ZEND-AVESTA, sacred book of Zoroastrianism containing its
cosmogony, law, and liturgy, the teachings of the prophet
(Zarathushtra)or Zardusht as Afghans call him. The extant Avesta is all that remains of a much
larger body of scripture, apparently Zoroaster's transformation of
a very ancient tradition. The voluminous manuscripts of the
original are said to have been destroyed when Alexander the Great
conquered Persia. The present Avesta was assembled from remnants
and standardized under the Sasanian kings (3rd-7th century AD).
Avesta is in five parts. Its religious core is a collection of
songs or hymns, the
thought to be in the main the very words of Zoroaster. They form a
middle section of the chief liturgical part of the canon, the
which contains the rite of the preparation and sacrifice of haoma.
is a lesser liturgical scripture, containing homages to a number
of Zoroastrian spiritual leaders. The
or Videvdat, is the main source for Zoroastrian law, both ritual
and civil. It also gives an account of creation and the first man,
are 21 hymns, rich in myth, to various yazatas (angels) and
ancient heroes. The
Avesta (or Little Avesta) is a group of minor texts, hymns,
and prayers for specific occasions.
literally means "interpretation of the Avesta." It
originally referred to the commonly used Farsi translation but
has often been used as the title of Western translations.
to Afghanland.com, The
early history of the religion and the personality of the
prophet Zoroaster are still matters of dispute. It may be inferred
from Zoroaster's own statement (in Yasna 33, 6) that the prophet
was a member of the priestly caste. It is thought that his
homeland was in Eastern Iran, or possibly in the Afghan mountains
and in was an ethnic Pashtun.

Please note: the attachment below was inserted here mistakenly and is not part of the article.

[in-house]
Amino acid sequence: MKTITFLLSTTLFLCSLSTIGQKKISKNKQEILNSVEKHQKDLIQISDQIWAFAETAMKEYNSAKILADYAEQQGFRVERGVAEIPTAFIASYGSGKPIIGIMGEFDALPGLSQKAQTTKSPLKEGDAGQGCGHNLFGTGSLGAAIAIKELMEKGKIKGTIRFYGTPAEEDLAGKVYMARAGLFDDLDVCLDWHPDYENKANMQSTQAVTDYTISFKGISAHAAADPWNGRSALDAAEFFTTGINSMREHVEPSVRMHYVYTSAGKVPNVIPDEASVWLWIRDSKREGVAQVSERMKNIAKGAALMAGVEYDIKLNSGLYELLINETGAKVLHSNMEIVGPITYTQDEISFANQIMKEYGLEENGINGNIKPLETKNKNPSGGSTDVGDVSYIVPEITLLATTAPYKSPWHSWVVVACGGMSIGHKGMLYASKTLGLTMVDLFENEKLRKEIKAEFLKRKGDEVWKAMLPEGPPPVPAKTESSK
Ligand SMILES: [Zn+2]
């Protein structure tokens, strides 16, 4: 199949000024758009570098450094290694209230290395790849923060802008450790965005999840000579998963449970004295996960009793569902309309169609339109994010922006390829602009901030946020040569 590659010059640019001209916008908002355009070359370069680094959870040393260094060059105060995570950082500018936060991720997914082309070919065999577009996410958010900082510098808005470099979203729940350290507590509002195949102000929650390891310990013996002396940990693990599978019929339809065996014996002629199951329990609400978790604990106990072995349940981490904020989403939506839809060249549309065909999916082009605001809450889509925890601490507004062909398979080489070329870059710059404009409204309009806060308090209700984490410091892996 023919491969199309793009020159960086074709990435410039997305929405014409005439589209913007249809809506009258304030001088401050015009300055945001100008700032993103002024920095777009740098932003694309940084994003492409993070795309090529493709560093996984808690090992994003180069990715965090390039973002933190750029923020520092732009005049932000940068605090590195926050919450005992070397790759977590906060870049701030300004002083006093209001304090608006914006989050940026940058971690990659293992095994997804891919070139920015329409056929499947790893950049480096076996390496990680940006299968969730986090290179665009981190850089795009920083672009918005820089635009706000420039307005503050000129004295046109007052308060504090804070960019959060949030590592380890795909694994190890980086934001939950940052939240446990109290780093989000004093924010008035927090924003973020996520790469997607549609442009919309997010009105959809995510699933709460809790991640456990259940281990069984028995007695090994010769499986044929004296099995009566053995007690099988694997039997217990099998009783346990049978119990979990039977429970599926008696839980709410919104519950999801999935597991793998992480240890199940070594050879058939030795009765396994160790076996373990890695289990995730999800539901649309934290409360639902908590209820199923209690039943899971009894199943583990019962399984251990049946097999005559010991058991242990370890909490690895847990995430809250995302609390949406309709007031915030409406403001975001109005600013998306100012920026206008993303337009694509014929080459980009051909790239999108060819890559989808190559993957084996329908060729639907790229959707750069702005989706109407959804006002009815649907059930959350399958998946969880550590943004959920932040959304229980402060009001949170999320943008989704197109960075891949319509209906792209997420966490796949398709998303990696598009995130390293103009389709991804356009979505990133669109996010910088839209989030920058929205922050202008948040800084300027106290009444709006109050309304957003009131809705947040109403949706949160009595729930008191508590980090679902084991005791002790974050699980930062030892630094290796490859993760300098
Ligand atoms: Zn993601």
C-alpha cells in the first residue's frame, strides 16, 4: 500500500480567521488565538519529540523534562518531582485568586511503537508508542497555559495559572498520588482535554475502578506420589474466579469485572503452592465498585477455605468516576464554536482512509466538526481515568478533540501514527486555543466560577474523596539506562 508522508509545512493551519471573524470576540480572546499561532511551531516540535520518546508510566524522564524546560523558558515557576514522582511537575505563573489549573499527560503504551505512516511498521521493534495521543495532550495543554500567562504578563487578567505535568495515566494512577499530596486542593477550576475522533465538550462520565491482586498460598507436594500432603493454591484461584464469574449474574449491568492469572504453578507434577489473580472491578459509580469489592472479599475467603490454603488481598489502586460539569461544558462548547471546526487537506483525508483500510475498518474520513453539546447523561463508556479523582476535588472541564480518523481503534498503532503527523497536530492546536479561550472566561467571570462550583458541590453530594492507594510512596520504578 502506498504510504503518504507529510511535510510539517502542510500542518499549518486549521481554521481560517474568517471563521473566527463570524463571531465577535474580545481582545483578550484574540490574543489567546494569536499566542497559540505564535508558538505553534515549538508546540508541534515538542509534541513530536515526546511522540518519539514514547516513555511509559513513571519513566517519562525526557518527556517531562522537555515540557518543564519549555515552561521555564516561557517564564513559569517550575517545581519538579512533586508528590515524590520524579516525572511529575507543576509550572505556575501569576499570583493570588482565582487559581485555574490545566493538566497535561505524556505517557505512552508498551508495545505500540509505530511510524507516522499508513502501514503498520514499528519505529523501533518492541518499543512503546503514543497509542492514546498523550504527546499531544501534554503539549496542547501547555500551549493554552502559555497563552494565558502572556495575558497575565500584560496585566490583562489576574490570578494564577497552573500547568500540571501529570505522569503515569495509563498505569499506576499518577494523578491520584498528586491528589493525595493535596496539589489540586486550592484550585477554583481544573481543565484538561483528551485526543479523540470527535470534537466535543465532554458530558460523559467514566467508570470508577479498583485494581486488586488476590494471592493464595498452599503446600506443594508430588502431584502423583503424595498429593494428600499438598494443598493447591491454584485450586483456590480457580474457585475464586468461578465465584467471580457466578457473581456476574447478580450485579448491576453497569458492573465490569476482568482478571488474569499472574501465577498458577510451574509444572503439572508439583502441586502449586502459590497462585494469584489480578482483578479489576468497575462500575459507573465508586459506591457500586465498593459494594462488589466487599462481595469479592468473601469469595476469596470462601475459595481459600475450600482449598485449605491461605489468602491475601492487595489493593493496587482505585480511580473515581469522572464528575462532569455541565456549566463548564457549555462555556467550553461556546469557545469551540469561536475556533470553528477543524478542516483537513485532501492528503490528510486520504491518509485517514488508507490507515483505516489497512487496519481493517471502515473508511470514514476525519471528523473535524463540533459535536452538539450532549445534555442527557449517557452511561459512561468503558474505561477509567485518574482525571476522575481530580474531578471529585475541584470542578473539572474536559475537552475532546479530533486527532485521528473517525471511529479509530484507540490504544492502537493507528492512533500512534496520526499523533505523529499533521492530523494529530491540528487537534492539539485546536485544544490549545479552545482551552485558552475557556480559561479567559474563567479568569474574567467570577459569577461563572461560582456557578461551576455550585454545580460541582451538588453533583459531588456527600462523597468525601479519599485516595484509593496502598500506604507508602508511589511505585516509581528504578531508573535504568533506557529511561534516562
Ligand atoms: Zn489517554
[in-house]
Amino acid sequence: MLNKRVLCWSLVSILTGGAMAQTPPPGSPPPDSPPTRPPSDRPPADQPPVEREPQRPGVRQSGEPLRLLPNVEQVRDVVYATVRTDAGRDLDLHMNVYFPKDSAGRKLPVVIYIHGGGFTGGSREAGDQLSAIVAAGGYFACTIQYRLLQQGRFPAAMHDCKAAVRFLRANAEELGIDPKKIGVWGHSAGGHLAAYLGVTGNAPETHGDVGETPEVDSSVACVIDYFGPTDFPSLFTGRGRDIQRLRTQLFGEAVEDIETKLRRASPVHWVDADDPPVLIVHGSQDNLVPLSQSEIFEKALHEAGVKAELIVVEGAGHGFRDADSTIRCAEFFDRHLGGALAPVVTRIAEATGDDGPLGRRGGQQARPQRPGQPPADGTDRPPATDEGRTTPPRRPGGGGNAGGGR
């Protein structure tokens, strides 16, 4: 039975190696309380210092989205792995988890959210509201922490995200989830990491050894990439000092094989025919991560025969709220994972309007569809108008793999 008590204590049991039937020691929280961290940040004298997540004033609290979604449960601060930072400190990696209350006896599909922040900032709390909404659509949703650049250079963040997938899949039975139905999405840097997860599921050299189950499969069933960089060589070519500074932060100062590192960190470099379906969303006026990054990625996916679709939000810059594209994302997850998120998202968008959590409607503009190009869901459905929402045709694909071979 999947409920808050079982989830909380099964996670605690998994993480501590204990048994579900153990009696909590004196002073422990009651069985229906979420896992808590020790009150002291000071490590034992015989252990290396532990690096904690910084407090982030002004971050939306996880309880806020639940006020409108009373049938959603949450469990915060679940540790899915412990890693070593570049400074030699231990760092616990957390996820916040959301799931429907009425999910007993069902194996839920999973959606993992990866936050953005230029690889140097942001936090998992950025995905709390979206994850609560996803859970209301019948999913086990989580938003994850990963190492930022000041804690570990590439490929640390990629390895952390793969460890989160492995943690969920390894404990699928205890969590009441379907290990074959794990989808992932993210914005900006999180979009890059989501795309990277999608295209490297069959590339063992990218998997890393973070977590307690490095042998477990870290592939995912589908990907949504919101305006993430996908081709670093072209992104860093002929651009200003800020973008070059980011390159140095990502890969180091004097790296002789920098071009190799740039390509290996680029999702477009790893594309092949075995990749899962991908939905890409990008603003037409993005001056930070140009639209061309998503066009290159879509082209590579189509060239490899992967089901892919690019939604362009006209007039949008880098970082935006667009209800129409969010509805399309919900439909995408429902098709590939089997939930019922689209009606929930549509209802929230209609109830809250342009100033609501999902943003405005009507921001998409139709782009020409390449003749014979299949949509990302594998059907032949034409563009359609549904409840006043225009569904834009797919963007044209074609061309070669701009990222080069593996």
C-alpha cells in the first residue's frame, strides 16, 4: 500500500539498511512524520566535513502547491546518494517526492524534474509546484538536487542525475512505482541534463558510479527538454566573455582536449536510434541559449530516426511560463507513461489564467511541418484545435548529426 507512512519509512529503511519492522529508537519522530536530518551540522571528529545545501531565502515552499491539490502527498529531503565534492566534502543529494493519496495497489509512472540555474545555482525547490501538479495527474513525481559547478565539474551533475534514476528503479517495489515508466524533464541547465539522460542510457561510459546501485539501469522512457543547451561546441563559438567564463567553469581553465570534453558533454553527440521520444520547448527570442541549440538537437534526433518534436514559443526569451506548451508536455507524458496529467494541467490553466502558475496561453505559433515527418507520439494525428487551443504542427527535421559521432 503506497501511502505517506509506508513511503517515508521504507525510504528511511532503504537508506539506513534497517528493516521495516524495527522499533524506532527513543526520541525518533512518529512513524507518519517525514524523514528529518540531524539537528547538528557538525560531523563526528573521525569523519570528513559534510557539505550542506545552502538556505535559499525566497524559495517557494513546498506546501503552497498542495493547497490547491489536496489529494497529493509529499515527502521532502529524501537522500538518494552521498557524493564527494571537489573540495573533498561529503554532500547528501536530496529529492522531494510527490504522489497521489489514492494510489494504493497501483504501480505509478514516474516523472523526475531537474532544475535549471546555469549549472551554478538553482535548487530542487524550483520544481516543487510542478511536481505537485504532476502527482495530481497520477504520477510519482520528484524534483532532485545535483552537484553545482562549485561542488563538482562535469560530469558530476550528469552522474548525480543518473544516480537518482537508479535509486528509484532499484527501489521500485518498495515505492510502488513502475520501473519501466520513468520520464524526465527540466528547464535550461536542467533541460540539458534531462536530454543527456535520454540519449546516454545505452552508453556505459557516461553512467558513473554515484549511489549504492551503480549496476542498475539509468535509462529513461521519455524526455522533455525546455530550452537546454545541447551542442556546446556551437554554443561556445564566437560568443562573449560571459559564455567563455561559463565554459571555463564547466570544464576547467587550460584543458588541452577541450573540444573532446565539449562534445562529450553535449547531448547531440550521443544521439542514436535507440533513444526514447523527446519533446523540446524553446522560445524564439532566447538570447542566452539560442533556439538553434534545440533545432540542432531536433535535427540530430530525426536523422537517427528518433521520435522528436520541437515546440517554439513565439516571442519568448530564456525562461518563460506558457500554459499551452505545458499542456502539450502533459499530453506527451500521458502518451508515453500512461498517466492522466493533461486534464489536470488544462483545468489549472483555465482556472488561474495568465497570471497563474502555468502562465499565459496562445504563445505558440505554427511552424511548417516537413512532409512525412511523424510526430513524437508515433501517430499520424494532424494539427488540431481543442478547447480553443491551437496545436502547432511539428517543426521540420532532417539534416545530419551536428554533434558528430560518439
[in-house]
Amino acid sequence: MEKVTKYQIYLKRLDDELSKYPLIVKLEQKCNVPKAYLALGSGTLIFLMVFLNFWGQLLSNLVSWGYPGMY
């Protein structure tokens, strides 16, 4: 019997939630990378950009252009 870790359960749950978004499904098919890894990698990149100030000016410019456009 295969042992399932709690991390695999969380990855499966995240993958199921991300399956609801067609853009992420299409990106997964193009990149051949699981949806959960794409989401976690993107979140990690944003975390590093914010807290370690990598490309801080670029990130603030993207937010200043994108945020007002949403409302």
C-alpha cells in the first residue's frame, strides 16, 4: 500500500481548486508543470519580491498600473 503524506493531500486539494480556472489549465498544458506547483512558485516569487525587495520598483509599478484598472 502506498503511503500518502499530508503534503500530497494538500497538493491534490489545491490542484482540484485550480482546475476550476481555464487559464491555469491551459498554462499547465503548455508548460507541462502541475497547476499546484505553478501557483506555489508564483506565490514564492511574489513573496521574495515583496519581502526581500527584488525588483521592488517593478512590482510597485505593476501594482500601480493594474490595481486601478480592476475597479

The prophet's dates are still much disputed. The older view was
that he lived circa 1000 B.C. but according to more recent
opinion, which is steadily increasing in favor, he lived at the
beginning of the Achaemenid period: this is based on a reference
to a prince and patron of Zoroaster in the Gathas who was called
Vishtaspa (Hystaspes). From the identity of the name with that of
the father of Darius I it is inferred that they were one and the
most complicated problems are those connected with the translation
of the Avesta and with the interpretation of its contents. It is
probably true to say that it is the most difficult religious
document in existence, that every attempt at translation also
involves an interpretation, and that nowhere is the saying "traduttore
- traditore" so applicable as here. It is certainly an
exaggeration to say that in many places in the Avesta we are still
at the stage of spelling out the letters and that some
translations are no more intelligible than the original text.
difficulties are due to the state in which the language of the
Avesta has come down to us. With this in mind the French
philologist Meillet has called the Avesta "un champ de ruines."
Avestan language was written in a phonetic script running from
right to left which was probably developed from Aramaic
characters. It is an old Iranian dialect the local name for which
is not known and which scholars have called (Old) Bactrian, Old
Median, Zend and finally Avestan. It is quite distinct from Old
Persian, the language of the Achaemenid inscriptions, which was
written in a simplified cuneiform script. Of the modern Farsi dialects
dari is probably the nearest to Avestan.